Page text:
- Entertainment and Media
Blockbuster Express: Will the Blockbuster Express new kiosk model save their dying business?
What is Blockbuster Express?
Blockbuster Express is using the same business model as Redbox, where they allow customers to rent movies for $1.00 a night. The user can either log into their website and rent a movie and find a location to pick it up, or they can just go directly to the kiosk and rent the movie. I have also read that Blockbuster plans to implement kiosks that alows the customer to download movies to a memory card, which many TVs now have.
The question is, Why? If a consumer knows how to use a memory card with their TV, why wouldn't they just find away to stream it from their computer to their TV. Streaming will be the wave of the future, not memory cards.
After doing further research, I found that the kiosks Blockbuster is now using have been around since 2005, and are owned and operated by NCR. They have been renting movies through these kiosks under the brand "The New Release". Blockbuster is just licensing their name out to make a quick buck. However, "Blockbuster Express" is actually a totally different business than Blockbuster's in-store and mail order video rental business. This will just confuse people.
It may be a good business model to have multiple channels (in-store, mail order, and kiosk). However, if you rent a movie online or pick it up in-store. You can't return it to the kiosk, or if I rent from the kiosk I can't return in-store. This is just weird and dilutes their brand. This is two different companies using the same name just with Express added. We'll see if it works for them.
Also, if you haven't checked out Netflix or Redbox i suggest you try them. I like Netflix in general for just movies and I use Redbox for all the new releases. They both are very affordable and profitable companies.
In 2010, Blockbuster's stock price continues to plummet, from $1.36 on September 15, 2009 to $0.36 cents on April 15, 2010. We have seen Blockbuster's business continue to decline, since Netflix and Redbox entered the video rental industry over the last decade. Blockbuster was once on top and putting their competitors out of business. Today, it's a different story and they're the holding on by a thread, treading the waters of bankruptcy.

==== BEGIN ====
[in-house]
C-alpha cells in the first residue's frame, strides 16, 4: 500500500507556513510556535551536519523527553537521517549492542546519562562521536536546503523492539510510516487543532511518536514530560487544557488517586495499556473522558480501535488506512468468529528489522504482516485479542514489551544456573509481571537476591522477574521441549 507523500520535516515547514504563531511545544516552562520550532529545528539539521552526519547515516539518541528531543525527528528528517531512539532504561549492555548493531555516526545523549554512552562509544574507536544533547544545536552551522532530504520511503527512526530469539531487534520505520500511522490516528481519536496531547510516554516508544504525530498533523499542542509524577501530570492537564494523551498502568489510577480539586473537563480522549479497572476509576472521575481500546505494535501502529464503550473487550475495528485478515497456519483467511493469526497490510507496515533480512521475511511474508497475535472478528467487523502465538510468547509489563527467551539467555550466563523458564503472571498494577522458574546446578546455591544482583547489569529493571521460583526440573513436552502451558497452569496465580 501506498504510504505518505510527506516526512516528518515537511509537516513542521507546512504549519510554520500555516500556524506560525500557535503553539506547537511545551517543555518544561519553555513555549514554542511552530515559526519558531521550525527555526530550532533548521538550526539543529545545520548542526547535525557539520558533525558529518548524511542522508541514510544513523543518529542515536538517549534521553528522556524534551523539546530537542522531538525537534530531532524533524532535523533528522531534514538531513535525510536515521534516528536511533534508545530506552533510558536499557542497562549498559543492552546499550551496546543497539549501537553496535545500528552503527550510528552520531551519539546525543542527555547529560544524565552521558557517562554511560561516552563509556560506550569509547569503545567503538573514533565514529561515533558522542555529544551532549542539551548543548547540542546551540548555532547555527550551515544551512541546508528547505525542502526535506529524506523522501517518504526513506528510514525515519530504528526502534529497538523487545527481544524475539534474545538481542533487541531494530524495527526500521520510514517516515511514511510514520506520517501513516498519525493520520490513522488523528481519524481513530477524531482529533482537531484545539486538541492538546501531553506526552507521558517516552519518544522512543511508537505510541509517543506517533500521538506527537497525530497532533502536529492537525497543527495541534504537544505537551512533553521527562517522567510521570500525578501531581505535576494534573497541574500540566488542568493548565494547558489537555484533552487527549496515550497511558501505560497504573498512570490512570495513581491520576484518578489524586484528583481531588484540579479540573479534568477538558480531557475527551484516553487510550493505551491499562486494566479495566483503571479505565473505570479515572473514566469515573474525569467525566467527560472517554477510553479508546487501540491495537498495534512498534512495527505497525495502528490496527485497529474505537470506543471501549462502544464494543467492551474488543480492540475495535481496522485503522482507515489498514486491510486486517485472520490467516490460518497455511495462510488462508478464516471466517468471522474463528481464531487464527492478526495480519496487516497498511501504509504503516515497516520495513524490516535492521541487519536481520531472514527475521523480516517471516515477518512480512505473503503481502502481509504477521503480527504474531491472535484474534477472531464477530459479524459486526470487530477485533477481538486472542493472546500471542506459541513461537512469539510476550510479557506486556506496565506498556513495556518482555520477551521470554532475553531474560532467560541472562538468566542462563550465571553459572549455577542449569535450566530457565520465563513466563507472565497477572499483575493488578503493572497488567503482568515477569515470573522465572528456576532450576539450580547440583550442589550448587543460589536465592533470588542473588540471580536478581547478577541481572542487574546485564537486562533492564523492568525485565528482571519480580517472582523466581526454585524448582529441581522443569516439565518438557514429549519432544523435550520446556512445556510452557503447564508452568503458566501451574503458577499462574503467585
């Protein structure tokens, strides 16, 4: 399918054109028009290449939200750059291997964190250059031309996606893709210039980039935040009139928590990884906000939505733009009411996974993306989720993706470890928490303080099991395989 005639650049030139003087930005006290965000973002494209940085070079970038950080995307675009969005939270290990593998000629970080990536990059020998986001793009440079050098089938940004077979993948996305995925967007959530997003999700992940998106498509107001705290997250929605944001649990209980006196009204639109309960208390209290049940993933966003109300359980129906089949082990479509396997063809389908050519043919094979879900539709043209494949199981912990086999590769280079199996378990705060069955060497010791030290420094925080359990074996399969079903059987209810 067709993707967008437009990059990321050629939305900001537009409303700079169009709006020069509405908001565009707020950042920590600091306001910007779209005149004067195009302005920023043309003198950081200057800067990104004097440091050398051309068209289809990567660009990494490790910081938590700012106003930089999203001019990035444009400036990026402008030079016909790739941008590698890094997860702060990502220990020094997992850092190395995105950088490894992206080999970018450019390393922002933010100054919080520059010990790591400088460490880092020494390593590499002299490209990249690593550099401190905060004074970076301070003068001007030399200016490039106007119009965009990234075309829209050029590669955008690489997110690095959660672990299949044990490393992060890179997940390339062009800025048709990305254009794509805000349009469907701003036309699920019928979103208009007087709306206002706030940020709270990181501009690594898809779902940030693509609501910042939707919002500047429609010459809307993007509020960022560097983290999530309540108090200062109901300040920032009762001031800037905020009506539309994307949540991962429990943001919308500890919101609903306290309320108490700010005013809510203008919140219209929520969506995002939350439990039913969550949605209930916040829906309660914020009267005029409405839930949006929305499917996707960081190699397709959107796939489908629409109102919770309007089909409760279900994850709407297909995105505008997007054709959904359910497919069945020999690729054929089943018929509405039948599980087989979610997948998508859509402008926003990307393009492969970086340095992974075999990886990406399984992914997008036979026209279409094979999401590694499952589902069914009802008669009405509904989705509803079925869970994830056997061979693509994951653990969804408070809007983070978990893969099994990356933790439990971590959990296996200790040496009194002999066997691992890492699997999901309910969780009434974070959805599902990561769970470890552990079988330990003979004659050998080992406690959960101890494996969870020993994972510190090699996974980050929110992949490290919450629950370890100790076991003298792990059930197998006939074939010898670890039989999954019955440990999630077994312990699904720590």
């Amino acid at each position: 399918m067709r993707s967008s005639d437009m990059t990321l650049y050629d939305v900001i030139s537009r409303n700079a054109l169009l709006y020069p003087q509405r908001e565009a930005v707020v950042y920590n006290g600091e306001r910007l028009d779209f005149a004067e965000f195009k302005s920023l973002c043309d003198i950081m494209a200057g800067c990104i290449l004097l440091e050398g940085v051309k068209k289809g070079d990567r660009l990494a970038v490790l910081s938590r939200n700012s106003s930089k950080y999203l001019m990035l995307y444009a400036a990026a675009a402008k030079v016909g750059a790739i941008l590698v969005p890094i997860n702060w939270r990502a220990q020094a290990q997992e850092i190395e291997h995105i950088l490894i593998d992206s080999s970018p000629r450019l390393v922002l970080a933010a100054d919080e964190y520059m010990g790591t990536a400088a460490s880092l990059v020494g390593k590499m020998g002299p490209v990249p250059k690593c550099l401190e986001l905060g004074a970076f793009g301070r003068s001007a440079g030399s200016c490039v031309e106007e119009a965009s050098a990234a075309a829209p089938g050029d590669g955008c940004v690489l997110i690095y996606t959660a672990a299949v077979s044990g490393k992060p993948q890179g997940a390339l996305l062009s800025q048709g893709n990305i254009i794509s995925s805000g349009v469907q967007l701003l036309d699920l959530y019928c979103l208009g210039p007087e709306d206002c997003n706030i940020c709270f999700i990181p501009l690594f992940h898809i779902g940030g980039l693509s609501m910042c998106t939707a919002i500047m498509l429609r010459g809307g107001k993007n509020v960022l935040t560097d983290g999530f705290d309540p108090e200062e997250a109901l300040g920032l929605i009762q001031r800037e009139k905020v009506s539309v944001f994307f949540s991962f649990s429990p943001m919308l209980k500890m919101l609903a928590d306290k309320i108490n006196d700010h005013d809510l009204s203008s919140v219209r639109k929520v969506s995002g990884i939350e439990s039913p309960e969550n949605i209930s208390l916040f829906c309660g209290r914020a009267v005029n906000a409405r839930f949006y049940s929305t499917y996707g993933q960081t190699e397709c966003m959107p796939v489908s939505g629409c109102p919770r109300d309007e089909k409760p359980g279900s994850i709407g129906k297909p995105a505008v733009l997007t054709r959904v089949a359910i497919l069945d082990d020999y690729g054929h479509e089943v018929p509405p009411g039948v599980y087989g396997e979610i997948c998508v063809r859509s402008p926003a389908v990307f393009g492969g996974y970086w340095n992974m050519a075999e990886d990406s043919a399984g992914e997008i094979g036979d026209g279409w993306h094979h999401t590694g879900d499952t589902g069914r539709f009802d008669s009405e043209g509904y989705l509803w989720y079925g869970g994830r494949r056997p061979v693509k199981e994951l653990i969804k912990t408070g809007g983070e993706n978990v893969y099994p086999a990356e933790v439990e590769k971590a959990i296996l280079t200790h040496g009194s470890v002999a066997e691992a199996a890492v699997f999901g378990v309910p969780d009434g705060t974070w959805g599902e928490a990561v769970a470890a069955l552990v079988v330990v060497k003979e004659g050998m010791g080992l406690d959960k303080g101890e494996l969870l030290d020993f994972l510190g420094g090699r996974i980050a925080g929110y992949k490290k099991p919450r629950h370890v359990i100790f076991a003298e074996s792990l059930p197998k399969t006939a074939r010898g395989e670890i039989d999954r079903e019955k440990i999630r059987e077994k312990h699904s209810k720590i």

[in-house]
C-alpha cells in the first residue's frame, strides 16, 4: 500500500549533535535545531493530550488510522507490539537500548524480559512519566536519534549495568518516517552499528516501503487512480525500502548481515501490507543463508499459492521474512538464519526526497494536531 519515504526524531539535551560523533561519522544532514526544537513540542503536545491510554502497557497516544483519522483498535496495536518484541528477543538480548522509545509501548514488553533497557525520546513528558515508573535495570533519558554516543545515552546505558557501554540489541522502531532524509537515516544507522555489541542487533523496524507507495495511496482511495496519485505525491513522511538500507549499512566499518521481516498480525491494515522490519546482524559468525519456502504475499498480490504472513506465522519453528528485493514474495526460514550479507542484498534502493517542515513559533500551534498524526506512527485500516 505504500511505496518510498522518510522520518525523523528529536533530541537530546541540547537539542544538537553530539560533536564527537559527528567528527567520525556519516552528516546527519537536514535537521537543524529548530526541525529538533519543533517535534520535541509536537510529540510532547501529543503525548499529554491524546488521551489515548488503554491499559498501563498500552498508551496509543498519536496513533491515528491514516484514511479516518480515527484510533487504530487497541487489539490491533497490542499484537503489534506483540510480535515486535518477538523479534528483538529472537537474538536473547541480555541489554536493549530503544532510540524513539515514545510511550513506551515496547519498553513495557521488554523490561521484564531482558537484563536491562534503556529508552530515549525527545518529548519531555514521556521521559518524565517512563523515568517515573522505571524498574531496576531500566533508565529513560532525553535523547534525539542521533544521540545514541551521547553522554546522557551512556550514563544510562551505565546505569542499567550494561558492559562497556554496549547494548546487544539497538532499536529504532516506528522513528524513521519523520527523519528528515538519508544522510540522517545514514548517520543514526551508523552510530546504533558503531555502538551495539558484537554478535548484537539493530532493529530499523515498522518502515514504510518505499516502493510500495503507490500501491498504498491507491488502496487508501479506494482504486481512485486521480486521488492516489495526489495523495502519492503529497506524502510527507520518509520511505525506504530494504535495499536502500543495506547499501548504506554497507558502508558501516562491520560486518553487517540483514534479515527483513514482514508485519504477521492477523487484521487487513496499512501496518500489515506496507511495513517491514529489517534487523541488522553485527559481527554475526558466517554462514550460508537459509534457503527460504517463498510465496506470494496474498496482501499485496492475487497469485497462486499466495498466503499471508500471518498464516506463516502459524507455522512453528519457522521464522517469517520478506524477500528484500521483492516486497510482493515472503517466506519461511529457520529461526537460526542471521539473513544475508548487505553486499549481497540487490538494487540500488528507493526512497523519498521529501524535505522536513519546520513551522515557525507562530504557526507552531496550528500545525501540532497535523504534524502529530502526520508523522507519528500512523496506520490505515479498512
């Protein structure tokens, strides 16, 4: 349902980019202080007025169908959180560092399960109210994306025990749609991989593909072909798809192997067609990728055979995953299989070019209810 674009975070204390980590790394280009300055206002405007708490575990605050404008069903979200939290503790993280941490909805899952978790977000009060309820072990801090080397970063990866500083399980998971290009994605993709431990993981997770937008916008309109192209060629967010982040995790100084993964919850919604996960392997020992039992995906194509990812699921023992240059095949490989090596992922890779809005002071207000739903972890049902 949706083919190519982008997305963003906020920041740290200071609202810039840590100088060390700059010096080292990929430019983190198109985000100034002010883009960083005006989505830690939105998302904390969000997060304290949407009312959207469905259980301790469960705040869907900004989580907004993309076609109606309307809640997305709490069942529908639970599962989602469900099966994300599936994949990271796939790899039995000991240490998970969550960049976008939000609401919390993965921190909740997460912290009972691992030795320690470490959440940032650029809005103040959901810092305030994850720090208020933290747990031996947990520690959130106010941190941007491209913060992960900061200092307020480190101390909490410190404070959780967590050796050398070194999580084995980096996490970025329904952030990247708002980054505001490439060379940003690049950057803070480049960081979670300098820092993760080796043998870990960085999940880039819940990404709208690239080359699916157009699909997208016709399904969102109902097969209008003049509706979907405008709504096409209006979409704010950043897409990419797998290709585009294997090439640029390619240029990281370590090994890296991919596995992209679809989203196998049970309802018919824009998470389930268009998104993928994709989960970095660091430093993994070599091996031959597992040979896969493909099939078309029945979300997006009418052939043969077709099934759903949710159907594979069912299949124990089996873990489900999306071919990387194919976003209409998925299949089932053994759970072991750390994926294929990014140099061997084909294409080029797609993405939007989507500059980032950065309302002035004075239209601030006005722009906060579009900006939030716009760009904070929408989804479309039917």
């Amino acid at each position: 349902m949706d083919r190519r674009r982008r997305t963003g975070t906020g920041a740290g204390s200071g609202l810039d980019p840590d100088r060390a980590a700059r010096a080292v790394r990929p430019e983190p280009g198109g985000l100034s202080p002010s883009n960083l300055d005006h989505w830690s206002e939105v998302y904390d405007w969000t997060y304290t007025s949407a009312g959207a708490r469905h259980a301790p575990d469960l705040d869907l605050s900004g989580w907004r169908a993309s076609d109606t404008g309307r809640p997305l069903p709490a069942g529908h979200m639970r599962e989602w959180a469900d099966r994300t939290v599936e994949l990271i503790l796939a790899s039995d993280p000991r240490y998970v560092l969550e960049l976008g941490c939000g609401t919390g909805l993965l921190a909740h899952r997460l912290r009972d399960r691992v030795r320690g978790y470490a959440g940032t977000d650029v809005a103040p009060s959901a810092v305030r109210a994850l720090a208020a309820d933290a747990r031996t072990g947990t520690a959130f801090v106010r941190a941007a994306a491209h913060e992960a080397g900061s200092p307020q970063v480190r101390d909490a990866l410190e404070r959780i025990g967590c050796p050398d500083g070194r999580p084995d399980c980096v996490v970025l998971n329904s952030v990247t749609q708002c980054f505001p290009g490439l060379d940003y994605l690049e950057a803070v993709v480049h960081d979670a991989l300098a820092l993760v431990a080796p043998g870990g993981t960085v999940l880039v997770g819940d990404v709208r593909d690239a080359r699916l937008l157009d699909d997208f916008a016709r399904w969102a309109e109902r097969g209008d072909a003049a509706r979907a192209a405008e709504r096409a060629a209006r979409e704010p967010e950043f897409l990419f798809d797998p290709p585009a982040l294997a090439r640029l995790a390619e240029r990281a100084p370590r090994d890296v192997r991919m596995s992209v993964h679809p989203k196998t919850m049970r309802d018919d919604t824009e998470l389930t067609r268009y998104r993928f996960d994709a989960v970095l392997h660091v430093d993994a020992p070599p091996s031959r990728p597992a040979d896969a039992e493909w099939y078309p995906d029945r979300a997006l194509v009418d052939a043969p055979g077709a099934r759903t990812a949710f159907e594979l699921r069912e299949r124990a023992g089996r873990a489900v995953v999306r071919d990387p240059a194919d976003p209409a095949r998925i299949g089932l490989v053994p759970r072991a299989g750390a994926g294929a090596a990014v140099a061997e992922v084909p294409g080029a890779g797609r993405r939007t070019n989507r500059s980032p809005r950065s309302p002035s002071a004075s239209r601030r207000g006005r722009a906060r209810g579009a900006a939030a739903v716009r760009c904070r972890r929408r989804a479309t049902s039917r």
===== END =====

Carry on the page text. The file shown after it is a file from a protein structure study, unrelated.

Will Blockbuster's new marketing strategy make them a competitor once again or will see a similar fate that they showed their competitors years ago?
Over the past couple months, Blockbuster has decided to expand their presence in the kiosk game with new kiosks popping up branded Blockbuster Express. Redbox has proved to create a profitable business model that had been very successful. This had me scratching my head.
I think that the kiosk business is not a bad idea, however as more individuals buy computers (since the price has dropped drastically over the past two years), I wonder if this kiosk model will survive. This works great for Redbox now, and since Coinstar owns them it makes sense; they can service both machines at the same time. Blockbuster has partnered (Blockbuster is licensing their name) up with NPR to bring these services to the market and mainly to convenience stores. Is this a good strategy, piggybacking off their competitors and trying to make a better product or do they need a game changer? This will be something that will be proved over the next few years.
- Blockbuster Bankruptcy: A Decade of Decline | Fast Company
Months ago, the mere mention of bankruptcy in an article about Blockbuster would provoke seething responses from company reps. On more than one occasion, I received fuming messages from Blockbuster about how bankruptcy was a "worst-case scenario" tha
- Blockbuster Inc. - Wikipedia, the free encyclopedia
- Inside Blockbuster Express
Discussion of Blockbuster, Blockbuster Express, and DVD Kiosks
- Find a DVD Rental Machine, Self-Serve DVD Kiosk - BLOCKBUSTER Express
Add a DVD rental movie to your grocery list! Find the Blockbuster Express DVD machine nearest you for the latest movie releases in the U.S. and Canada. Interactive map and directions.
My Rant about the Blockbuster Express
I just want Blockbuster to go away!
For years I watched them bully their way to the top, and after they were on the top they just walked all over their loyal customers with late fee after late fee. On top of it they would not work with their customers to fix these fees, instead they just let them build up, and when the fees were high enough they would eventually call to collect.